Unequal Exchange

Doug Henwood dhenwood at panix.com
Tue Jan 31 08:18:32 MST 1995

At 9:05 PM 1/30/95, jones/bhandari wrote:

> Crisis in short intensifies all sorts of contradictions, not only the
>fundamental capital-labor one. It is always seemed to me that these
>"pushed-to-wall" firms would be the bedrock of all sorts of reactionary
>anti-monopoly capital politics from which proletarian politics (apologies
>to Postone) must struggle to decouple itself.  I would be interested in
>hearing any thoughts about this.

This is very true. Smallish, national business has long been a more
reactionary force, at least in the US, than big biz - from the New Deal
(small biz hated, big biz found it from tolerable to welcome) to today. The
current issue of Fortune magazine has an article complaining that the new
Republican party is too populist, too dominated by small biz interests that
are hostile to big biz, for the comfort of old-style Fortune 500/country
club Republicans. This fissure can be seen now in the fight over the Mexico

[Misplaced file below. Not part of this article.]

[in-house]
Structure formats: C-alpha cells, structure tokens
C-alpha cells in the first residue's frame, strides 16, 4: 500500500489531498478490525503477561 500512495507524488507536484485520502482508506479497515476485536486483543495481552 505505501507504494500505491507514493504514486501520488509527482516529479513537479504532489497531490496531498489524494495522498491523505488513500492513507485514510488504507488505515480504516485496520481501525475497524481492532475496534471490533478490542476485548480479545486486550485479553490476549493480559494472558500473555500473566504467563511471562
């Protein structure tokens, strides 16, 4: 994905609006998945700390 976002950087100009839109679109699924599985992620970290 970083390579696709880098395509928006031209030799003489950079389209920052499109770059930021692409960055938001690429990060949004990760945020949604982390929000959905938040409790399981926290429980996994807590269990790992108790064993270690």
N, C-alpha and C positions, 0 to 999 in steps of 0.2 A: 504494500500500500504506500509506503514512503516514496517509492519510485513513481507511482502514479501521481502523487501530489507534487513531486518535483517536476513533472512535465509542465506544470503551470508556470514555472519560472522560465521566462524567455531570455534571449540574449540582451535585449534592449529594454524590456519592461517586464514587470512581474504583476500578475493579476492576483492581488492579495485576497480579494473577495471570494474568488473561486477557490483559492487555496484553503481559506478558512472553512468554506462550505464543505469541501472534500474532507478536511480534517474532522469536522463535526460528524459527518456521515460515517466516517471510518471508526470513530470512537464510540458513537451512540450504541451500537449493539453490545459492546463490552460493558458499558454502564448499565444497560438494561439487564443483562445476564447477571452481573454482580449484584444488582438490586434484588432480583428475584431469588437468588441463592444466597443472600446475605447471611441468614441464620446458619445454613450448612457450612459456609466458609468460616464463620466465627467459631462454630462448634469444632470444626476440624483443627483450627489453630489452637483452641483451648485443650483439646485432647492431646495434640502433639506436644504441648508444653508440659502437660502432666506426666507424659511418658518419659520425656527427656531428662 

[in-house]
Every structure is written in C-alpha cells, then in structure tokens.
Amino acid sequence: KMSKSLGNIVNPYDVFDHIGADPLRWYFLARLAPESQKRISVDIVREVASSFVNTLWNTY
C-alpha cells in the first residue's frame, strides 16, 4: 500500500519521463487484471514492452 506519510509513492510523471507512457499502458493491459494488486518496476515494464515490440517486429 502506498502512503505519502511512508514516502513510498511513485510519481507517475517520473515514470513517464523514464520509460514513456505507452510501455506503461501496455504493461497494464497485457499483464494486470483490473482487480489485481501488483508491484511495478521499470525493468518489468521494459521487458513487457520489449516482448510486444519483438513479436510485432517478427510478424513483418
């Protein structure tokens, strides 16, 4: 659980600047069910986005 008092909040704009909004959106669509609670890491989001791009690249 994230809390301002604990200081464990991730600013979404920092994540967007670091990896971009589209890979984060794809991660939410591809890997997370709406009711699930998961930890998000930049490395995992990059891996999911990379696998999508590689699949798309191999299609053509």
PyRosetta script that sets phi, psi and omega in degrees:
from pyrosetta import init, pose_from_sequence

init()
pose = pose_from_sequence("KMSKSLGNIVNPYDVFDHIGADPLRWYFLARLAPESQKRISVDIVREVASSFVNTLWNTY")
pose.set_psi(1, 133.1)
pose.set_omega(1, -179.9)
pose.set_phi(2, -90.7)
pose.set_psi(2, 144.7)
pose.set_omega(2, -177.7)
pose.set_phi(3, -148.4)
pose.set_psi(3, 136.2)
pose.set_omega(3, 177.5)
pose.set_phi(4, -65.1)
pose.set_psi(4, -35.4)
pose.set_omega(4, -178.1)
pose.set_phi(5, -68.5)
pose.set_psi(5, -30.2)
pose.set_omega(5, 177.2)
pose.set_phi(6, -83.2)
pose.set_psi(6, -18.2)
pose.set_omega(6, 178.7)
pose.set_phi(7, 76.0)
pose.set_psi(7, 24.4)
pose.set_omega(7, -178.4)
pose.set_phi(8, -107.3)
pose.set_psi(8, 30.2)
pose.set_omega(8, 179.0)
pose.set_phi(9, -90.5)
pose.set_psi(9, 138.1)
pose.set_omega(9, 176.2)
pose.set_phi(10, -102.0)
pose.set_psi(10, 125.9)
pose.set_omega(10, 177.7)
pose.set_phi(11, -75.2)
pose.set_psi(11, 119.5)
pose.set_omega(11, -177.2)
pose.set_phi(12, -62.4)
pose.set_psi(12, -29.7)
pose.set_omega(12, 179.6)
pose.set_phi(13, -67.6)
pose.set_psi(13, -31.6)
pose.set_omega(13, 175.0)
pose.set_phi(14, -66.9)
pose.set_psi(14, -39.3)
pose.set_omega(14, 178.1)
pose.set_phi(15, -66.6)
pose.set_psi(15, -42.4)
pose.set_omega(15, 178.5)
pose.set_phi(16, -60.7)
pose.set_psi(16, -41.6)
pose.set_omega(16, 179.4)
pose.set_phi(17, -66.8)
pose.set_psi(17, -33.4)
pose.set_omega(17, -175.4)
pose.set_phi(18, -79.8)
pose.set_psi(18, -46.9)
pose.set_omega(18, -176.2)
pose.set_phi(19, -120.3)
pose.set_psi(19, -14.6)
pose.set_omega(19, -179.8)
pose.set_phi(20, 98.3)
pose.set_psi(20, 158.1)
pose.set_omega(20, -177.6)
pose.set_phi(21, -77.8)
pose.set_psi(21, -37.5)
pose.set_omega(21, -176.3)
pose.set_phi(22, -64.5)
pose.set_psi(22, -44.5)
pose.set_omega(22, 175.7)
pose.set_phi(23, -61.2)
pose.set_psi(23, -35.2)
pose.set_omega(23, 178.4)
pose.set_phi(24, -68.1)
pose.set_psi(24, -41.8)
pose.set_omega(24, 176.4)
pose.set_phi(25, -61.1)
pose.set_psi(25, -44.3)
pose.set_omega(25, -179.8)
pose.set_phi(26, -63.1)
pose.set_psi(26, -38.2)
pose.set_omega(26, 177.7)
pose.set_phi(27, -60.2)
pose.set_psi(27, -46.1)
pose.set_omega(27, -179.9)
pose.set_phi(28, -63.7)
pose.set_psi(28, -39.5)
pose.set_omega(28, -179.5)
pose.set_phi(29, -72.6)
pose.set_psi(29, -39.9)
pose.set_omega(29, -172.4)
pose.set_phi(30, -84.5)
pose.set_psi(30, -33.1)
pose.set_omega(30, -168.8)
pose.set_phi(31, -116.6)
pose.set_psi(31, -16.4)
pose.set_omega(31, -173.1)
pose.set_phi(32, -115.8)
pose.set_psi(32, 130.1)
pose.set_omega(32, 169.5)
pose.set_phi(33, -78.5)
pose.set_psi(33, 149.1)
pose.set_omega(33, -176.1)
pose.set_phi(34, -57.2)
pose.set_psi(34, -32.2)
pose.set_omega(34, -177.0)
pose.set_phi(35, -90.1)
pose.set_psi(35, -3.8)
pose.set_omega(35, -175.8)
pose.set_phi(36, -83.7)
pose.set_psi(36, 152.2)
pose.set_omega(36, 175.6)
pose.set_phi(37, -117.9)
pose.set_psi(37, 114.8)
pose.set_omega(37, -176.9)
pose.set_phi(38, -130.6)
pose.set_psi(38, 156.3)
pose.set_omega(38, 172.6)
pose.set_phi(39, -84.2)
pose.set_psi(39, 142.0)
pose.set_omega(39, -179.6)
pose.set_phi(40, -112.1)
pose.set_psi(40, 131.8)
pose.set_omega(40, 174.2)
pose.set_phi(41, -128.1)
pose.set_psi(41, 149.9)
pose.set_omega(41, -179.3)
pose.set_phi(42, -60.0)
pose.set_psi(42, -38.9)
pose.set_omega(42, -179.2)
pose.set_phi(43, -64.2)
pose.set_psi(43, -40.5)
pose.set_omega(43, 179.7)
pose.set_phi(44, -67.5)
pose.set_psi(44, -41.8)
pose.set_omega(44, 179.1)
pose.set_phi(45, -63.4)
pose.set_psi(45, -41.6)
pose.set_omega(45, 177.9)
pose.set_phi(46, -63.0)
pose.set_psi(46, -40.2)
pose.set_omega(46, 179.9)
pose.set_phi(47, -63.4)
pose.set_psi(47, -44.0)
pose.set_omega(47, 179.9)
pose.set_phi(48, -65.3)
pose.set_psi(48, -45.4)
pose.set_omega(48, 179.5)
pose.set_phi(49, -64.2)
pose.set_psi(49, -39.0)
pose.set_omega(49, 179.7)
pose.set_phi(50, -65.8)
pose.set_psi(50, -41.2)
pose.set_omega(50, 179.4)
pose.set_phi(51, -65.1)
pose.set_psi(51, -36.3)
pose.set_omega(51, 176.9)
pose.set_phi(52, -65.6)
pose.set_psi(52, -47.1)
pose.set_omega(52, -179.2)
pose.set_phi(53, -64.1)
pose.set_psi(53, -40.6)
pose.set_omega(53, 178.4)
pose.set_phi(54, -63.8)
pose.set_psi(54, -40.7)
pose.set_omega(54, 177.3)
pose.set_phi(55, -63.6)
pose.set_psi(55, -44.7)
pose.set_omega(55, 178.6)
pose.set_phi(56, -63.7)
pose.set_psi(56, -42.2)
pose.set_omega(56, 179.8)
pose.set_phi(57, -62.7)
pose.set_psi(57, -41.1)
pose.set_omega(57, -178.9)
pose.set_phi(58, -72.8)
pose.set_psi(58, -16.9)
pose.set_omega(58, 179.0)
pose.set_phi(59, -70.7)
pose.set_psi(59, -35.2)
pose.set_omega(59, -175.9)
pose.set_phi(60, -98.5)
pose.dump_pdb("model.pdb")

bailout. The presidential nomination fight may well turn on this issue,
with Dole representing the F500 crowd and Gramm or some other raver
repreenting the "populist" right.

An interesting theoretical issue: the American populist right shares a lot
with European fascist thinking, especially on "cultural" issues (religion,
family values, hatred of fancy art, reflexive patriotism), but, aside from
its worship of cops and the military, it is far more hostile to the state
(and other collective entities) and far more friendly to the market. What's
all that mean?



Doug Henwood
[dhenwood at panix.com]
Left Business Observer
250 W 85 St
New York NY 10024-3217
212-874-4020 voice
212-874-3137 fax


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